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Boiler cover and central heating insurance

Boiler and central heating cover can give you peace of mind if there are any problems with your home heating.

amy smith
Amy Smith
Updated 17 February 2020  | 3 min read

Boiler cover and central heating insurance

Boiler and central heating cover is designed to give you peace of mind that any problems with your home heating will be resolved as quickly as possible without the need for you to do a lot of leg work phoning local plumbers and heating engineers.

You either pay for the year upfront or monthly instalments by direct debit, to cover you for a variety of situations - things like your hot water supply failing or a part needing replacement. Sometimes, annual services are included too.

Key points

  • A policy can provide peace of mind that you won't be left for long without heating or hot water. Keep an eye on the terms and exclusions for the cover though, it’ll vary between providers
  • Take care not to double up on cover - are you already protected by your home insurance, or by a home emergency cover policy?
  • Tenants don’t need this kind of cover. It’s up to your landlord to make sure your boiler is working properly
  • Watch out for pushy sales lines from providers or engineers trying to sell you warranty packages or cover with new boilers. It’s not always the cheapest option

Considerations when getting cover

The cover you choose, and how much it costs, depends on how old your central heating system is. Older boilers tend to be less reliable than newer versions, and replacement parts might be difficult to get hold of. So, comprehensive cover might be the most cost-effective option for you.

If you have an old system, be extra wary of terms and conditions – there will be exclusions, and it's possible your provider won’t guarantee that they can fix your existing system.

Your provider will probably be keen to get you to buy a new boiler and/or central heating system too – usually through them. If you're tempted, make sure you do your own research. Only you can decide when it makes sense to change your system, and you should shop around for the right deal.

If your boiler or central heating system was recently replaced, it might still be under guarantee or warranty. If the guarantee has expired, but the heating system is still relatively new, you might be better off with a lower level of cover, because emergencies or breakdowns are less likely to happen.


Typical exclusions

Regular servicing

Usually your boiler has to be regularly serviced to qualify for cover. Keep hold of all the servicing documents you have for your boiler. If you can’t prove it’s been serviced in the last year, any claims you make might be invalidated.

Boiler age

You’ll be asked how old your boiler is. If it’s over 15 years old, you won’t be able to get it covered. If it’s over 12 you might struggle, but there’ll still be some providers willing to cover you – expect cover to cost a lot more though.


Do I need boiler cover?

If you don’t have cover for your boiler or central heating system, you’ll need to cover the cost yourself – and it can be costly.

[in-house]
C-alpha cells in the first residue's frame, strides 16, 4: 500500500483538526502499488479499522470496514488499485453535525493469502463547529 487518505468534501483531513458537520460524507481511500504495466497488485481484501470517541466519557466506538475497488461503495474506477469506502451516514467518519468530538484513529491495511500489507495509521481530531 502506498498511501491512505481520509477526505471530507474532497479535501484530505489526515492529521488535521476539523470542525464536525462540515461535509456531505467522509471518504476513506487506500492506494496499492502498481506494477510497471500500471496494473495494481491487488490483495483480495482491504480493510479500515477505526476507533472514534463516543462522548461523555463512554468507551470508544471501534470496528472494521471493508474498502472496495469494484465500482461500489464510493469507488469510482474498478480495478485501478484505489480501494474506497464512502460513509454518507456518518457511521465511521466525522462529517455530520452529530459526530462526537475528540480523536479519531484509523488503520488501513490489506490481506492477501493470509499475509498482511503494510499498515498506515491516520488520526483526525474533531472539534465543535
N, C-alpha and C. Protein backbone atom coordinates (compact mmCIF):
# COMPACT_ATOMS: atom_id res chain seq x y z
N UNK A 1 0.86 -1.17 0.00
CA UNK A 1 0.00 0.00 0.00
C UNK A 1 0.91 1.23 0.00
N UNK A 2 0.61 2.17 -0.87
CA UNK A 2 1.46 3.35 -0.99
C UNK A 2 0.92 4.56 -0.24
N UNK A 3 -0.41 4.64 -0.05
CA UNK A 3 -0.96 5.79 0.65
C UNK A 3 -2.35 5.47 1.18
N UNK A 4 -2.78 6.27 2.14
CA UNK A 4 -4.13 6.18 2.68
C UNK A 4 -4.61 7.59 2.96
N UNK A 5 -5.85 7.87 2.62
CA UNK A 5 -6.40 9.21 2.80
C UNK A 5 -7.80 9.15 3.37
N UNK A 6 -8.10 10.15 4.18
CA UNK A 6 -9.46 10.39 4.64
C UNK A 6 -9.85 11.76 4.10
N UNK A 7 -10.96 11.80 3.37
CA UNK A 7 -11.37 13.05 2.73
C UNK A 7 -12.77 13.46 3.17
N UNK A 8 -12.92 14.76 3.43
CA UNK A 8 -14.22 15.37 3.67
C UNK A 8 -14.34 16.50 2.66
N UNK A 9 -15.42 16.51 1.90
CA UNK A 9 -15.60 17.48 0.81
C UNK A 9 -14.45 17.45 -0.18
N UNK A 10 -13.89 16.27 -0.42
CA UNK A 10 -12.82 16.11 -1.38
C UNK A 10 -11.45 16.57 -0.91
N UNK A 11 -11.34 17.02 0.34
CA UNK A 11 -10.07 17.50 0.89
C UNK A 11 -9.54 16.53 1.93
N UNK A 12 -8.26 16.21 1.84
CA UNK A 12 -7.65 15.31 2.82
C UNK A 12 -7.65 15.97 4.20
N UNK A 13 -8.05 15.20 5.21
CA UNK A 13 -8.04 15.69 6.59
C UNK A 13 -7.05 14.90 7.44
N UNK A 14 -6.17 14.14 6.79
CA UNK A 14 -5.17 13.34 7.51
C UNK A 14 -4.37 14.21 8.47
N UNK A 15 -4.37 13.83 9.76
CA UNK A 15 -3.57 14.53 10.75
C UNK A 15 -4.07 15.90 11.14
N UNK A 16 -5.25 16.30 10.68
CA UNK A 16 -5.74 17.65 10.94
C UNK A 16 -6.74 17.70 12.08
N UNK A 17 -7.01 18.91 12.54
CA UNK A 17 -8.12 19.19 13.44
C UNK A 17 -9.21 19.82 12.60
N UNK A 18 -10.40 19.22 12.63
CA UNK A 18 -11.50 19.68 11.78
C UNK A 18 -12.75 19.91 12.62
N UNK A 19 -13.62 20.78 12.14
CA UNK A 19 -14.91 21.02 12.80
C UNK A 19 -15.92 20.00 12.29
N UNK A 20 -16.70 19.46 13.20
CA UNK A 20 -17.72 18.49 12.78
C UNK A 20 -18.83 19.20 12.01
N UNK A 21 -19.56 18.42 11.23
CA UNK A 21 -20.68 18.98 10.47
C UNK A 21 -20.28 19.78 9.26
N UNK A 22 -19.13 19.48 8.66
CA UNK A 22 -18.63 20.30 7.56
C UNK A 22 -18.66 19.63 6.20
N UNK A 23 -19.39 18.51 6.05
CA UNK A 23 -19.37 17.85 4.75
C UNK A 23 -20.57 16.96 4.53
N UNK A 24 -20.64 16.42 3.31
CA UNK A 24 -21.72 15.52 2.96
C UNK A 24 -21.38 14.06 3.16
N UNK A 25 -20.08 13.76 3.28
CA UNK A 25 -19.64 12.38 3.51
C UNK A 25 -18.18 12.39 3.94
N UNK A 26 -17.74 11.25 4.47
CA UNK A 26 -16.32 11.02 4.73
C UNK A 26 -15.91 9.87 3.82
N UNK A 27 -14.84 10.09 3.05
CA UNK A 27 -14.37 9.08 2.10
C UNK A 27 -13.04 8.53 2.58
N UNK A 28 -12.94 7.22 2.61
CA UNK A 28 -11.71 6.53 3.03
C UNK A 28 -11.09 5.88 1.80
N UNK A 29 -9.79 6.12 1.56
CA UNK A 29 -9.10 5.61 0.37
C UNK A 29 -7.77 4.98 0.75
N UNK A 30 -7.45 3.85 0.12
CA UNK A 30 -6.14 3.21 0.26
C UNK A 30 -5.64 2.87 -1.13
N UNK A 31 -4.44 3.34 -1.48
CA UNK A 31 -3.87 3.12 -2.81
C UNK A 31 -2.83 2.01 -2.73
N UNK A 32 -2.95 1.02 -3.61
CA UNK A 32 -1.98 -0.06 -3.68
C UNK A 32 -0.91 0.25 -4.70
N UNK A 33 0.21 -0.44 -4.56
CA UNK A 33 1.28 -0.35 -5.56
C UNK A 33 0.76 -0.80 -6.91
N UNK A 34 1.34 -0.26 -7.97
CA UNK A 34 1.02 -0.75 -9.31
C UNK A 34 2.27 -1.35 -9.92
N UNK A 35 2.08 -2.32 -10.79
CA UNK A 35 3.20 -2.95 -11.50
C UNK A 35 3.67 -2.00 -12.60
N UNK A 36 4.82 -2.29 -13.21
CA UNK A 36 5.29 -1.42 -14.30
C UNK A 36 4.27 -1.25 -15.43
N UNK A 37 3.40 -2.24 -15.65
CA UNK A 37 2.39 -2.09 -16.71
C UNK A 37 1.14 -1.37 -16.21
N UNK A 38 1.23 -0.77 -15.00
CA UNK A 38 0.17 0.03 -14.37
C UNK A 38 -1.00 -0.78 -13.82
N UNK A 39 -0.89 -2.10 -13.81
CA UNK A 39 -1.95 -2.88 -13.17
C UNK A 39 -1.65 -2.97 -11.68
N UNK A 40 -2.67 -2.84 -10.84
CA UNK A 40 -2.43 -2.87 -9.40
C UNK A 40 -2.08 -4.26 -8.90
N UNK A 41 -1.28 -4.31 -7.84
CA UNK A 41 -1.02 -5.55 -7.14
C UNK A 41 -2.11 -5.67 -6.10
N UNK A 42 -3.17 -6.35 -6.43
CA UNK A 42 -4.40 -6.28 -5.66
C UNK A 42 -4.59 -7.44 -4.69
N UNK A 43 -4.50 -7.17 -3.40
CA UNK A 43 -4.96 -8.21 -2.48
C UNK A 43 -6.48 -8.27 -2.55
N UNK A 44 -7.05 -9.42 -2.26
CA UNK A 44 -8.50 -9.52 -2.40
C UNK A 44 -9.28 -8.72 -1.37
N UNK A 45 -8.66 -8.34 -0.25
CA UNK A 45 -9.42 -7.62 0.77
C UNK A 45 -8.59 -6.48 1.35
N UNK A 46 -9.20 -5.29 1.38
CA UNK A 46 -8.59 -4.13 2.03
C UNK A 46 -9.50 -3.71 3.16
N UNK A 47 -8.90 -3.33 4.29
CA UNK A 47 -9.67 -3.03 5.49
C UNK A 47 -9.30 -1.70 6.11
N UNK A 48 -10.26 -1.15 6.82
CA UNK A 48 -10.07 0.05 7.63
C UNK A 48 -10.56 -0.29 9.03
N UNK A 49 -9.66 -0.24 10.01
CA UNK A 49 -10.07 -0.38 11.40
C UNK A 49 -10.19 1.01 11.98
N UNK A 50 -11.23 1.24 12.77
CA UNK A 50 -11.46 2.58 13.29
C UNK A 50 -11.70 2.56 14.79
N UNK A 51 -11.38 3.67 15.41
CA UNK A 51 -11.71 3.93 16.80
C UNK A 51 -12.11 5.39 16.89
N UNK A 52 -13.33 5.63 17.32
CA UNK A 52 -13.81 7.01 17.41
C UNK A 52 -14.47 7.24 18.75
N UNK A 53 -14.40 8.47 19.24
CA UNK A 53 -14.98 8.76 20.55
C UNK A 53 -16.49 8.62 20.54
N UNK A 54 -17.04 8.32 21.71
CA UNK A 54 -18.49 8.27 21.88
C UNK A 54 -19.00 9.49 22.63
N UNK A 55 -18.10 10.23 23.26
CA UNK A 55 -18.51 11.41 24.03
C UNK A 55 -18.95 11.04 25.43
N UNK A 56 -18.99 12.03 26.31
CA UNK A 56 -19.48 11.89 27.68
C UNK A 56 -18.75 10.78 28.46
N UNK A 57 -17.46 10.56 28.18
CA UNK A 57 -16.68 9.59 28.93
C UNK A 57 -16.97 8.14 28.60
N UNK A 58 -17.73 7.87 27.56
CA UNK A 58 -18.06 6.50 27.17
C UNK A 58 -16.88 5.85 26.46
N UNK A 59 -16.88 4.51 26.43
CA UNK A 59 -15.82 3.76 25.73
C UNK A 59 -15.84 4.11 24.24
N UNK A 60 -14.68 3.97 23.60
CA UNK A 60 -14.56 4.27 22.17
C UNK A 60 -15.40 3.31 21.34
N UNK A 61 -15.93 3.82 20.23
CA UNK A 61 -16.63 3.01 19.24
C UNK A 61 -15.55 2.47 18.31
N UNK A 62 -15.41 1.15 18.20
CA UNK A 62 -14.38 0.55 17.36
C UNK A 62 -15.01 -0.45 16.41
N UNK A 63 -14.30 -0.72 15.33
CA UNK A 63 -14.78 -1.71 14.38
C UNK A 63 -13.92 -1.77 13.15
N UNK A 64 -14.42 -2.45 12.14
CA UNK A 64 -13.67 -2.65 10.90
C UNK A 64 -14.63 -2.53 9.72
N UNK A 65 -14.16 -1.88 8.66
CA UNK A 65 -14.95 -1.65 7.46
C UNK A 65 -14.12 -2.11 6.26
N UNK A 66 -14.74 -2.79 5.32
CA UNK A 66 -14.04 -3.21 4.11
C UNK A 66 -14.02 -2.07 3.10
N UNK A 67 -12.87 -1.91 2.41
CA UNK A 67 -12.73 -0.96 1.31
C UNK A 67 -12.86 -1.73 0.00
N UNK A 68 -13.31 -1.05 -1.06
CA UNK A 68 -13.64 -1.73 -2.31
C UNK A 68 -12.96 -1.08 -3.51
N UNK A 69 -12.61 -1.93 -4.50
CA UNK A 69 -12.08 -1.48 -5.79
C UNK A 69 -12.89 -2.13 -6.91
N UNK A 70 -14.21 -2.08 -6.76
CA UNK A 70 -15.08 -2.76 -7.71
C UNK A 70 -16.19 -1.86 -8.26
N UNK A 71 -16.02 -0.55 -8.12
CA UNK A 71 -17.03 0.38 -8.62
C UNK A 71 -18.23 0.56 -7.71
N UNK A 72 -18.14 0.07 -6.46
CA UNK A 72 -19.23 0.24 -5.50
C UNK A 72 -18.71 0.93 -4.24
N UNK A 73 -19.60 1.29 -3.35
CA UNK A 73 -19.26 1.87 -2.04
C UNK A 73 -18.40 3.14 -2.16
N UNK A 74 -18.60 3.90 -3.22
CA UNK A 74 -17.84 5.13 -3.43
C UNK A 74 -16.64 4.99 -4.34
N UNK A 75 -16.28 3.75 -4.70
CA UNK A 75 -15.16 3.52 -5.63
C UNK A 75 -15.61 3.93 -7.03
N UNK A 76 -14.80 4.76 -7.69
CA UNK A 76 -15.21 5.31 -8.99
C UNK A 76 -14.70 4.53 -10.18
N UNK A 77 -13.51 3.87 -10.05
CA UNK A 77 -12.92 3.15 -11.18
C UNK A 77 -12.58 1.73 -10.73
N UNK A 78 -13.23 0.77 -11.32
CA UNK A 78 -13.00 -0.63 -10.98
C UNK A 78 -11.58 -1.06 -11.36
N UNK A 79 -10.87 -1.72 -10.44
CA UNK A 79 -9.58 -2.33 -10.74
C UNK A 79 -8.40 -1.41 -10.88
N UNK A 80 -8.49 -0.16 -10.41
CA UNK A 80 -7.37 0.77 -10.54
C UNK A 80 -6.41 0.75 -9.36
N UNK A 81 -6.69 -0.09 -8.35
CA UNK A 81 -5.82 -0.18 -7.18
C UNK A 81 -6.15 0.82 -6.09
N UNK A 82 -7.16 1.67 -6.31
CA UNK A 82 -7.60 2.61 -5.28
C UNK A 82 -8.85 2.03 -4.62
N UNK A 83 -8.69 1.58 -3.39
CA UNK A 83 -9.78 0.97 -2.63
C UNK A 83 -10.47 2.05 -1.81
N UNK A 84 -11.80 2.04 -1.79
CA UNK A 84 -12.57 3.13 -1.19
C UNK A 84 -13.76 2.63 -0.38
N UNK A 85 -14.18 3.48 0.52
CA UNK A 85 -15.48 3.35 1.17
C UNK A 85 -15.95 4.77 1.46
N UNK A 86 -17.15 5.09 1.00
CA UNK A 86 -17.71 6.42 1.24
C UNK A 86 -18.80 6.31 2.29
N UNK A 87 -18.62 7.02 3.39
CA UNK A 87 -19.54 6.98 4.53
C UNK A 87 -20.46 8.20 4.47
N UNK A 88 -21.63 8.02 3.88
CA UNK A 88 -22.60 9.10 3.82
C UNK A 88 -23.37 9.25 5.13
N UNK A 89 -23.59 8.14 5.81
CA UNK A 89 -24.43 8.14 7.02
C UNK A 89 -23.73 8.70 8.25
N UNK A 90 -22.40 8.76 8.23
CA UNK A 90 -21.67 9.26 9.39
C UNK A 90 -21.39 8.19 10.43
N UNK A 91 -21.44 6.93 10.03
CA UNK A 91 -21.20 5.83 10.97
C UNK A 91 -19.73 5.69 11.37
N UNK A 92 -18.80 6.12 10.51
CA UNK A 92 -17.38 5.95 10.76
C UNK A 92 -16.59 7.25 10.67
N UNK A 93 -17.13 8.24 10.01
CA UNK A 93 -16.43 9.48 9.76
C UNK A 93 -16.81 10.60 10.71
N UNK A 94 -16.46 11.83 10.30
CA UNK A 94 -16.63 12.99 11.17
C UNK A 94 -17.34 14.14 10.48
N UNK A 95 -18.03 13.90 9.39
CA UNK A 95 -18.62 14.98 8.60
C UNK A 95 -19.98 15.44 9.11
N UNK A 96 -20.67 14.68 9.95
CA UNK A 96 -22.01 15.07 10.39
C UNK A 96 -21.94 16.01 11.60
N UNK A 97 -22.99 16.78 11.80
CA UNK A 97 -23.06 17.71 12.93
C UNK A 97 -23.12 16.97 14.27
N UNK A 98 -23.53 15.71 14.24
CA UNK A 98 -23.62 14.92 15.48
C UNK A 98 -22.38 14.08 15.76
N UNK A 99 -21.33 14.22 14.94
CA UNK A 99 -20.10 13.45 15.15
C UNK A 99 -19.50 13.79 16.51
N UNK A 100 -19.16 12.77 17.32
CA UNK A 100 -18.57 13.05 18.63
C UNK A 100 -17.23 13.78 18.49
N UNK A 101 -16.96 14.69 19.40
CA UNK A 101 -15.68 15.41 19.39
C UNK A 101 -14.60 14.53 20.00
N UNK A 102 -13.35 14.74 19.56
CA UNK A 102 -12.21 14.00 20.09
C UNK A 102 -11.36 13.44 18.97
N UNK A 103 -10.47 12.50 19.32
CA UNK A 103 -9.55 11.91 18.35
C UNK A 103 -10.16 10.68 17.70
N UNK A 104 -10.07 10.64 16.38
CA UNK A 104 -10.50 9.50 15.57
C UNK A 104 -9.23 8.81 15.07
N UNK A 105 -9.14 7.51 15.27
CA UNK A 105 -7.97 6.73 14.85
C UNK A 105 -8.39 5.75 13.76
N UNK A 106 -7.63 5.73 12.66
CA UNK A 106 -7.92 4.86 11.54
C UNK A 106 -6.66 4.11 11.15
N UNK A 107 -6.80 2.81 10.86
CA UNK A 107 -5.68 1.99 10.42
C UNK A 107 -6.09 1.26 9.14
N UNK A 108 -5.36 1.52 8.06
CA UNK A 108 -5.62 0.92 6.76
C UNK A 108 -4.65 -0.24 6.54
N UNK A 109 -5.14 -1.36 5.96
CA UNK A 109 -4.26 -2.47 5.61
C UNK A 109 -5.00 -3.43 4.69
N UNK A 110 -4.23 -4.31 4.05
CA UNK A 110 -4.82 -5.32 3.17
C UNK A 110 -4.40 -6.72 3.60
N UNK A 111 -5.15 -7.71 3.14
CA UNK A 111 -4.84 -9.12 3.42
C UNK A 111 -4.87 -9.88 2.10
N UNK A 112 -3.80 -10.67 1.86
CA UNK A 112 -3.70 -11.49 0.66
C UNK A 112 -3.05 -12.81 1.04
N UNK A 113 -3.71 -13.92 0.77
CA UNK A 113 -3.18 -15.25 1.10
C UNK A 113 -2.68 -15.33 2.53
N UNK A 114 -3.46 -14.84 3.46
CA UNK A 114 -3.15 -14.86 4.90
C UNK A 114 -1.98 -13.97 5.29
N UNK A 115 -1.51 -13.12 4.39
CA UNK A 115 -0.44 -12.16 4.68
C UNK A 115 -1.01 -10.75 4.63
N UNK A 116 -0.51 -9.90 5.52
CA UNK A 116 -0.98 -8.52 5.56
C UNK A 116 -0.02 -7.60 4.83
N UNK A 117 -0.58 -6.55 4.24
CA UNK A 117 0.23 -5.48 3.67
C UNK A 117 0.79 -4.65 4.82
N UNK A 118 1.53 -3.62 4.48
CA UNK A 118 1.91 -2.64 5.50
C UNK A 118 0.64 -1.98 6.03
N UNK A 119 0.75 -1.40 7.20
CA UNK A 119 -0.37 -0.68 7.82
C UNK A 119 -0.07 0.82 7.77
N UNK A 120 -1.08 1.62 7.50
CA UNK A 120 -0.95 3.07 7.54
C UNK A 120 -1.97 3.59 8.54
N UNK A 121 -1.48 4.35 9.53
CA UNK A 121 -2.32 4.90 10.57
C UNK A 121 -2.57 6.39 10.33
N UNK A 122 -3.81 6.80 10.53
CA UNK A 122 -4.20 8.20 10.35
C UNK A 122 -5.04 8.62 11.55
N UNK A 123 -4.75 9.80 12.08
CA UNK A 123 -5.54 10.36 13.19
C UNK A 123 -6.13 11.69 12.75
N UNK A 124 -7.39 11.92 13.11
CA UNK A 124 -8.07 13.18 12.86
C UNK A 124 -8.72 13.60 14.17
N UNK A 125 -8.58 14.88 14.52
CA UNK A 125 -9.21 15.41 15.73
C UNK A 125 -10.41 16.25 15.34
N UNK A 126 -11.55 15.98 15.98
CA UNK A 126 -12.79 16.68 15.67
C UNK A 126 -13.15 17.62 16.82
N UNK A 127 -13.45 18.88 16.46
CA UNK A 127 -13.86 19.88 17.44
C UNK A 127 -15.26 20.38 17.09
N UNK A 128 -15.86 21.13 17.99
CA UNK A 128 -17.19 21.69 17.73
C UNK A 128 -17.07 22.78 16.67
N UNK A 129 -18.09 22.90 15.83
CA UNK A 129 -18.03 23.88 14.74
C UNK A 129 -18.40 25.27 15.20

Consider the age and condition of your boiler and other essential services, whether they're covered by guarantees, and how reliable you consider them to be.

Ultimately, the decision on whether to take out boiler cover is down to you. You’ll need to work out whether you can afford any emergencies or breakdowns yourself.

Taking out a policy may mean that you pay more overall. But it’s the peace of mind, and not having to stress about finding a decent heating technician on 24 hour call-out, that you’re paying for, as much as parts and labour.

If you’re a tenant, you don’t need it. It’s your landlord’s responsibility to keep the boiler and central heating safe and in good working order.


Is boiler and central heating cover included with home insurance?

If you have home insurance, have a look at your policy documents. Some policies include boiler breakdown, and home heating insurance, although you might have to pay an extra excess for the cover.

The amount of cover you have will probably be lower than with a specific policy for your boiler, though. So if it’s not up to scratch, think about taking out boiler cover instead.


Watch out for renewals

If you’ve already got boiler cover, most policies auto-renew and cost more in the second year and beyond. That’s because a lot of providers have introductory offers, so new customers get the best deal.

It’s worth shopping around, and looking for another provider every year, to make sure you’re getting a good deal.


Self-insuring as an alternative to boiler cover

Self-insuring is where you put a bit of money away every month instead of paying a premium to an insurer – just like building up a rainy-day fund.

If your boiler breaks down, and you need to pay a call-out charge or spend money on repairs, you’ll have the cash to hand.

It takes some self-control to save though, so it’s not for everyone. The commitment of a direct debit to a provider, for some, is easier to manage.

A good argument for cover over self-insuring is the access to emergency helplines and rapid call-outs for engineers. But it’s not impossible to build up this network for yourself.

If you are considering taking out specific boiler and central heating insurance, don’t assume that your own energy supplier will offer the cheapest cover. There are deals if you shop around and compare prices.

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